Reportedly responding to eyewitness claims that former anchor Jon Snow yelled “F*** the Tories” at Glastonbury Festival in 2017, the Culture Secretary said, “I have appeared on Channel 4 News multiple times.” It is daring.

“I will not defend a news program whose anchor went on air hurling obscenities at the Conservative Party.”

Therefore, they occasionally did themselves no favors on the news broadcast, and I believe that is all I have to say about that.

She stated that a potential move by the streaming giant into advertising, as opposed to subscriptions alone, would have a negative effect on public service broadcasters like Channel 4.


Since its establishment in 1982 by Margaret Thatcher’s conservative government, the broadcaster has been wholly supported by advertising.

She stated, “I believe that attempting to paint a picture that Netflix is unsuccessful or struggling is probably a bit of an exaggeration.”

Netflix has followed a common business model.

It has reached the point of market saturation, which is excellent for Netflix, but they will have to alter their business model, and they will likely revise it in a way that will make it much harder for public sector broadcasters who rely on advertising revenue.

In April, Netflix saw its first subscriber loss in over a decade, resulting in a 25% share price decline in extended trading.

Ms. Dorries stated that she “cannot envision” a scenario in which privately-owned Channel 4 will become partially or entirely subscription-based.

She told the committee, “As a public service broadcaster, it is not an option, that is not even a possibility.” I cannot imagine a situation in which it might occur.

Ms. Dorries noted that she “gets along pretty well” with host Cathy Newman and that she had been requested to appear on the show multiple times over the past two weeks, but had rejected.

Sarah Healey, secretary of the Department for Culture, Media, and Sport, defended her staff during the session after Scottish National Party MP John Nicolson questioned why public appointments in the department were “so frequently a shambles.”

She stated, “Clearly, I disagree with the premise of your question.”

We make the greatest number of appointments controlled by public bodies across the entire Government.

There are a total of 435 positions to fill among 41 bodies with regulated public appointments, which equates to roughly 90 appointments per year.

Nadine Dorries admits sharing her Netflix account with other households

The Culture Secretary, aged 64, has admitted to sharing her Netflix password with four other families nationwide.

According to her, four other people, including her mother, have access to her streaming service account in violation of the service’s terms and regulations, which state that customers must reside together.

She stated before the Digital, Culture, Media, and Sport Committee that the present subscriber arrangement is “very generous.”

She continued, “My mother has access to my account, as do my children.” There are four persons in different parts of the country that have access to my Netflix account.

She continued, laughing, “Am I not meant to do that?”

Sarah Healey, permanent secretary of the Department of Culture, Media, and Sport, stated, “So many people watch it in my home that I had to get the more expensive version.”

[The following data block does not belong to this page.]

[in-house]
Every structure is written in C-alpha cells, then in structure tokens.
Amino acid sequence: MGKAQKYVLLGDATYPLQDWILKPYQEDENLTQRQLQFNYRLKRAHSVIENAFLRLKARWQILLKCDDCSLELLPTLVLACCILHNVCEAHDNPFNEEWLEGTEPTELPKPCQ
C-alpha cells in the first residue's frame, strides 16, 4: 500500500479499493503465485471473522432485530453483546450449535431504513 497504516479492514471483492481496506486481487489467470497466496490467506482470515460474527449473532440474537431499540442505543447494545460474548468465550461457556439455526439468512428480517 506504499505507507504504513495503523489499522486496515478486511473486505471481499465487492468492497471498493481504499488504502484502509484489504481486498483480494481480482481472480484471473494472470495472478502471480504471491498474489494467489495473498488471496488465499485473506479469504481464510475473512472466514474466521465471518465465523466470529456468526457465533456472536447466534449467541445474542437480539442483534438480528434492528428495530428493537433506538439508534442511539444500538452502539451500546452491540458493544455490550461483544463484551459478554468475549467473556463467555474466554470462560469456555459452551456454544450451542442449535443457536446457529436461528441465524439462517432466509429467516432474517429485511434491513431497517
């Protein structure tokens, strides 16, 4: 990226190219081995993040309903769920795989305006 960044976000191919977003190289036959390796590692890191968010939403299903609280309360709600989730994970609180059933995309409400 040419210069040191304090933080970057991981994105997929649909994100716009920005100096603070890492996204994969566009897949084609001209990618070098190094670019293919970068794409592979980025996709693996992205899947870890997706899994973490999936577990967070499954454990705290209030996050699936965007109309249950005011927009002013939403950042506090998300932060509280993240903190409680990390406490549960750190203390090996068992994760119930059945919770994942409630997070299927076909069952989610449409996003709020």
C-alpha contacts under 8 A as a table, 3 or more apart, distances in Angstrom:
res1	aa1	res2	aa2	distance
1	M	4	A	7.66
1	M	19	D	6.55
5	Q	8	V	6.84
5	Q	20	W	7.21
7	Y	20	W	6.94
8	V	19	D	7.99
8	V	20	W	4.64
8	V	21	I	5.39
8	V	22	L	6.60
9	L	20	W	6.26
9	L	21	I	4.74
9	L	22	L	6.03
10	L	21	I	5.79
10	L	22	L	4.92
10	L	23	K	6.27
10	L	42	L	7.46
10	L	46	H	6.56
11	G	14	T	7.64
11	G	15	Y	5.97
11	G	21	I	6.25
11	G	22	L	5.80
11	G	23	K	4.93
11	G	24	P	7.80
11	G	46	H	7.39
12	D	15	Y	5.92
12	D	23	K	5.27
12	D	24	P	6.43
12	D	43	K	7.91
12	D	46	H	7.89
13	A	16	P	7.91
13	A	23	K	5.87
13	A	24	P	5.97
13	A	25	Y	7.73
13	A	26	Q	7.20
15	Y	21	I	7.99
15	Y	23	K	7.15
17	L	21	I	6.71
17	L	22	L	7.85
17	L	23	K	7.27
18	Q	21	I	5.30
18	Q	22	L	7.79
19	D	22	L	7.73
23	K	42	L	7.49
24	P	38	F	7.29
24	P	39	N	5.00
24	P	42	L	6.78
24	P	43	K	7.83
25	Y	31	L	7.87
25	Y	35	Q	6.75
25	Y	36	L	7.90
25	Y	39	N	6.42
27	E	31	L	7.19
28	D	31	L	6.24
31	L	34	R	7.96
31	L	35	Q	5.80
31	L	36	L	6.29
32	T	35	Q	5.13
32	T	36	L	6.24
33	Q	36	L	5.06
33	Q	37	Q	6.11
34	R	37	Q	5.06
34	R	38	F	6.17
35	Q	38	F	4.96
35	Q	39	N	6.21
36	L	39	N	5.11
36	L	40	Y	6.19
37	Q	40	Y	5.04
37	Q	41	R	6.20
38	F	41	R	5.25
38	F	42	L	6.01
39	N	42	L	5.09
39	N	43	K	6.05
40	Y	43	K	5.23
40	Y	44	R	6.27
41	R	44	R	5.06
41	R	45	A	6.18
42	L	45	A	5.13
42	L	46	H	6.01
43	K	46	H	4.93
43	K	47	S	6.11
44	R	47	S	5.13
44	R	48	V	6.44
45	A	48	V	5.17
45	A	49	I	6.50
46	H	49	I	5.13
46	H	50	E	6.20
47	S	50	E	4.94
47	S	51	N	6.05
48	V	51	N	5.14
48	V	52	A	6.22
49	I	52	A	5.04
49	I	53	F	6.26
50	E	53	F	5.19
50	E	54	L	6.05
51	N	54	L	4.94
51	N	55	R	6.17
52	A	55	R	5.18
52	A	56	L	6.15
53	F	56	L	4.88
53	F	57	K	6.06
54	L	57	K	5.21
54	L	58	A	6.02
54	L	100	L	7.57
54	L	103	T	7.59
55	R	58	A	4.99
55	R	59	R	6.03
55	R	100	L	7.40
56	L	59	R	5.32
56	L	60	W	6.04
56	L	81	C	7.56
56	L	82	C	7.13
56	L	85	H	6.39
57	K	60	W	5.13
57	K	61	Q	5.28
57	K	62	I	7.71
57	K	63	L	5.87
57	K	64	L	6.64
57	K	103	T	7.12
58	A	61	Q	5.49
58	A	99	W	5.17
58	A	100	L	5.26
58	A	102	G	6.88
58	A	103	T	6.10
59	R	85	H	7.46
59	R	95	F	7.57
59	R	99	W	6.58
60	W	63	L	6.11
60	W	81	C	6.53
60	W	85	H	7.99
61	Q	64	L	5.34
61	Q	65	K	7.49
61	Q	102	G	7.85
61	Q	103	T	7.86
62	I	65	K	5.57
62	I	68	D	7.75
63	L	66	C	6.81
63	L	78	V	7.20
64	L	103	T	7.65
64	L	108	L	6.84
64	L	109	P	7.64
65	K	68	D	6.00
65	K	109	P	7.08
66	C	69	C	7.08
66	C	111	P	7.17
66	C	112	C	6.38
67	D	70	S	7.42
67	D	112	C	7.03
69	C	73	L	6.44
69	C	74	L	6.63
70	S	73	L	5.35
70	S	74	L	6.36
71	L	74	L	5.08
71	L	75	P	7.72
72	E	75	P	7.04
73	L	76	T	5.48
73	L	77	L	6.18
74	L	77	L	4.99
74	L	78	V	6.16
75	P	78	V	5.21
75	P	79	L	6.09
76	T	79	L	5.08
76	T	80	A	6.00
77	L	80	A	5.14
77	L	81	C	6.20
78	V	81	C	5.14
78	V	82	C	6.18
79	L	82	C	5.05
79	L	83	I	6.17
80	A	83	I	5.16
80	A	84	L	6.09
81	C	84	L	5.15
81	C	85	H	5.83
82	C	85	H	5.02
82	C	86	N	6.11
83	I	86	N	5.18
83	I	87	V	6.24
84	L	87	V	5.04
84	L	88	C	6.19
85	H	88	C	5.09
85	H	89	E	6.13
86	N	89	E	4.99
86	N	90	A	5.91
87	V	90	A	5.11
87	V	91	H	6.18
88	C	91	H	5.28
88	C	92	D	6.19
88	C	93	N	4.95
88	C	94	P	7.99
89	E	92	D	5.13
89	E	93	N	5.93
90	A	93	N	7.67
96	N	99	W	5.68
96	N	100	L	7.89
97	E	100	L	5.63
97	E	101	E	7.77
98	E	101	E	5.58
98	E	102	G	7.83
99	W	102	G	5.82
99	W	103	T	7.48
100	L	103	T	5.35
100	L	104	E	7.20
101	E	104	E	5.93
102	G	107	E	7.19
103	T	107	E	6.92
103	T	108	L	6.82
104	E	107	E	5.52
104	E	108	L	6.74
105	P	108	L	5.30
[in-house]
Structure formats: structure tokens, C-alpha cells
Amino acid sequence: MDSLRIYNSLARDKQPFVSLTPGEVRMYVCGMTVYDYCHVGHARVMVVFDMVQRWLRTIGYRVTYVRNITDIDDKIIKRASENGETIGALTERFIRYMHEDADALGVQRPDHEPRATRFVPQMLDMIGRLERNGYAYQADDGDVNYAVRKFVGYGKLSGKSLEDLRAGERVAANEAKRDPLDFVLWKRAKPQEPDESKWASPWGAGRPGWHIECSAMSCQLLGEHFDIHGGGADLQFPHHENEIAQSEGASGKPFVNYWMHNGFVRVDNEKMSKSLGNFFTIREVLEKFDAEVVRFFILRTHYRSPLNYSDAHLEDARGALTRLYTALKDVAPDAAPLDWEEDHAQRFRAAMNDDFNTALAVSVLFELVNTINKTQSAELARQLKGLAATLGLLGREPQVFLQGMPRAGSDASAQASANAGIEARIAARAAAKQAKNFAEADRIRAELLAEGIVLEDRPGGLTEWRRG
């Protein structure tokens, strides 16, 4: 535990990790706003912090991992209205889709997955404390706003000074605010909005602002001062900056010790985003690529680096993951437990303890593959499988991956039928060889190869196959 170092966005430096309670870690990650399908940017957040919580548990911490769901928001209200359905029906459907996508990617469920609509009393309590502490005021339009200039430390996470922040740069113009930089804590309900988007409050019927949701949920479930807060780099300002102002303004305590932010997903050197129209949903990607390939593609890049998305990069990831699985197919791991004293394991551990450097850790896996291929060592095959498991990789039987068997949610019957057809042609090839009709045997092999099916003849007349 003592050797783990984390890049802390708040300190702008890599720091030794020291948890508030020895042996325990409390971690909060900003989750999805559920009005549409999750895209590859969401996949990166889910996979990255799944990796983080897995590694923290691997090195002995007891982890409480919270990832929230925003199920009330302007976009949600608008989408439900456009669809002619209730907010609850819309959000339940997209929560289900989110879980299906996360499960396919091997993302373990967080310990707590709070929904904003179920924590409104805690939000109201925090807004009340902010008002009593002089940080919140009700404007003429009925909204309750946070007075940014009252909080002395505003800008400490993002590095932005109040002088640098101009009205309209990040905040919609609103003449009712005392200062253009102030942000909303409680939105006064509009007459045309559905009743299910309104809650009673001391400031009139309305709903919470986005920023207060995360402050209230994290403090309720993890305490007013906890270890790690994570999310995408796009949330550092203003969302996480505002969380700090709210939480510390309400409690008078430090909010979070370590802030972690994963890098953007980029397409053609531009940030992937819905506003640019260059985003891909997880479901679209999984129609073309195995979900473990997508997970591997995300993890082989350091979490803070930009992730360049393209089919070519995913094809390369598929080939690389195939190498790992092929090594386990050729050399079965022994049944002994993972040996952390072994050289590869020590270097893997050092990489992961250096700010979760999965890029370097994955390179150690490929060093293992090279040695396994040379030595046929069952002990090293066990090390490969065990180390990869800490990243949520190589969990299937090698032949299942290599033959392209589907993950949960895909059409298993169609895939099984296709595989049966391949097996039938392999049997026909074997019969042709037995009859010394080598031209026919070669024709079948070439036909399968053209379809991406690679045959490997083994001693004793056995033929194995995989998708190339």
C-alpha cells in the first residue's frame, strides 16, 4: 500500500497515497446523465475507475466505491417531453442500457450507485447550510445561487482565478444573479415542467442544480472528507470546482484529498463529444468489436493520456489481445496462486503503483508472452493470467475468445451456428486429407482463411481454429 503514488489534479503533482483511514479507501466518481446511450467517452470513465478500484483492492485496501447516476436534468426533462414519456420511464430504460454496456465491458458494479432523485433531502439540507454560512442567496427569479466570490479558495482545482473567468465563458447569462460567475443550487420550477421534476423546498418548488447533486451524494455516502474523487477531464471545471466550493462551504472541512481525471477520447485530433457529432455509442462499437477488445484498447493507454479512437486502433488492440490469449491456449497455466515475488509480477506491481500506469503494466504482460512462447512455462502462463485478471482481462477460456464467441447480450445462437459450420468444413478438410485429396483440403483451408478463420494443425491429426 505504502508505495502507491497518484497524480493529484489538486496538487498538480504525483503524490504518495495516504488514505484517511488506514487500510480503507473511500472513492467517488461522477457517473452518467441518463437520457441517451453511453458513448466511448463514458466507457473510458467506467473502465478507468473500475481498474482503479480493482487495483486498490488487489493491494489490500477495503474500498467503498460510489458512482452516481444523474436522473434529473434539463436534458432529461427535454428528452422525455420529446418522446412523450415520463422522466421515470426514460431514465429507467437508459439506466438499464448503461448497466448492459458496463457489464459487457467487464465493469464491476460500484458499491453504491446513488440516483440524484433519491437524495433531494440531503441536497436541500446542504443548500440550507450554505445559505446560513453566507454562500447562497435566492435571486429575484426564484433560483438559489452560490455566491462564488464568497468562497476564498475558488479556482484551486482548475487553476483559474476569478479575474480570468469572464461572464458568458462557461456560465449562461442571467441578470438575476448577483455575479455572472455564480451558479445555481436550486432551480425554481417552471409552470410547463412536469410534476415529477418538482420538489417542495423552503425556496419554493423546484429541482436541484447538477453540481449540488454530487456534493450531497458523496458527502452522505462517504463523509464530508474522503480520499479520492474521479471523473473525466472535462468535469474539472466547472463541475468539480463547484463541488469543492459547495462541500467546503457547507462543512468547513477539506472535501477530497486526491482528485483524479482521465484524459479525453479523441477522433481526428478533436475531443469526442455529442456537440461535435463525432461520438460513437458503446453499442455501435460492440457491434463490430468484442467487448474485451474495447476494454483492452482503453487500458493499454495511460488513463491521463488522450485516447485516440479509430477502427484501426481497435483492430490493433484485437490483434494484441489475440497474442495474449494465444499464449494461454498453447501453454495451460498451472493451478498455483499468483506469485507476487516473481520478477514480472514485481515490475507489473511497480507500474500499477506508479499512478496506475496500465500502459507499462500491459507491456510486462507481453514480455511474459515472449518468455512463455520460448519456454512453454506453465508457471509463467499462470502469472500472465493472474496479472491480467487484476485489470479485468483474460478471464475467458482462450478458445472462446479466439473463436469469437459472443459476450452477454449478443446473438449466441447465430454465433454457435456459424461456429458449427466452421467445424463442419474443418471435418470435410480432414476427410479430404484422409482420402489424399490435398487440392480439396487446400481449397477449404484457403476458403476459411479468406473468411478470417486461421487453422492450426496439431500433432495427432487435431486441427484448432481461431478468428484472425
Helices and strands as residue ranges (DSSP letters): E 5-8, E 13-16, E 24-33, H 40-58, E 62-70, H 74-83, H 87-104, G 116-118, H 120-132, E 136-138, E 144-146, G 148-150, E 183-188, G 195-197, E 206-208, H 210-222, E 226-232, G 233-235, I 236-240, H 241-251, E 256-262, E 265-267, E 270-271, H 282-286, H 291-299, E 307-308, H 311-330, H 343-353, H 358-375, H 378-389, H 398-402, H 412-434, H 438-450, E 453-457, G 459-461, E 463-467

Mr. Nicolson drew attention to the stymied search for the next head of the Charity Commission and the “ongoing story of Ofcom,” which, according to him, culminated in the appointment of “an elderly peer who does not use social media, which seems extraordinary in 2022.”

Lord Grade, a 79-year-old Conservative peer and former television executive, was recently appointed to the broadcasting watchdog following a protracted procedure that had to be repeated.

Ms. Healey stated, “Obviously there have been a few instances, particularly with high-profile appointments, where things have not gone as quickly or efficiently as we would have liked over the past few years, but I do not believe that detracts from the excellent work that my appointments team does in processing over 90 appointments annually, the vast majority of them without any problems whatsoever.”

Ms. Dorries also stated that the advertising budget pool has “significantly shrunk” over the past few years and that a platform like Netflix would be an additional attractive prospect for advertisers and consequently competition for Channel 4.

In addition, she indicated that the assessment of the BBC’s financial model and the future of the license fee will commence “much before the summer holiday.”

She continued, “I expect it will take around six months, and I want to get it started as soon as possible; the terms of reference for the review will be announced very soon.”

Ms. Dorries stated that the BBC will not be charged for the review.

To avoid a ‘conflict of interest,’ the DCMS will instead pay for it, and the hunt for an independent chair will commence shortly.

Esme Wren, editor of Channel 4 News, stated, “Channel 4 News is worldwide acclaimed for the breadth and quality of its coverage, which ranges from the climate catastrophe to the Oscar-nominated documentary For Sama to the battle in Ukraine.

Since the beginning of 2022, Channel 4 News has witnessed the most growth in audience share among all the PSB’s national primary news programs, with a 43% year-over-year rise among younger viewers aged 16-34.

In the month following Jon Snow’s resignation, Channel 4 News announced its new lineup of anchors, including Krishnan Guru-Murthy, Matt Frei, Cathy Newman, and Jackie Long. We are also seeking a new presenter based in Leeds.’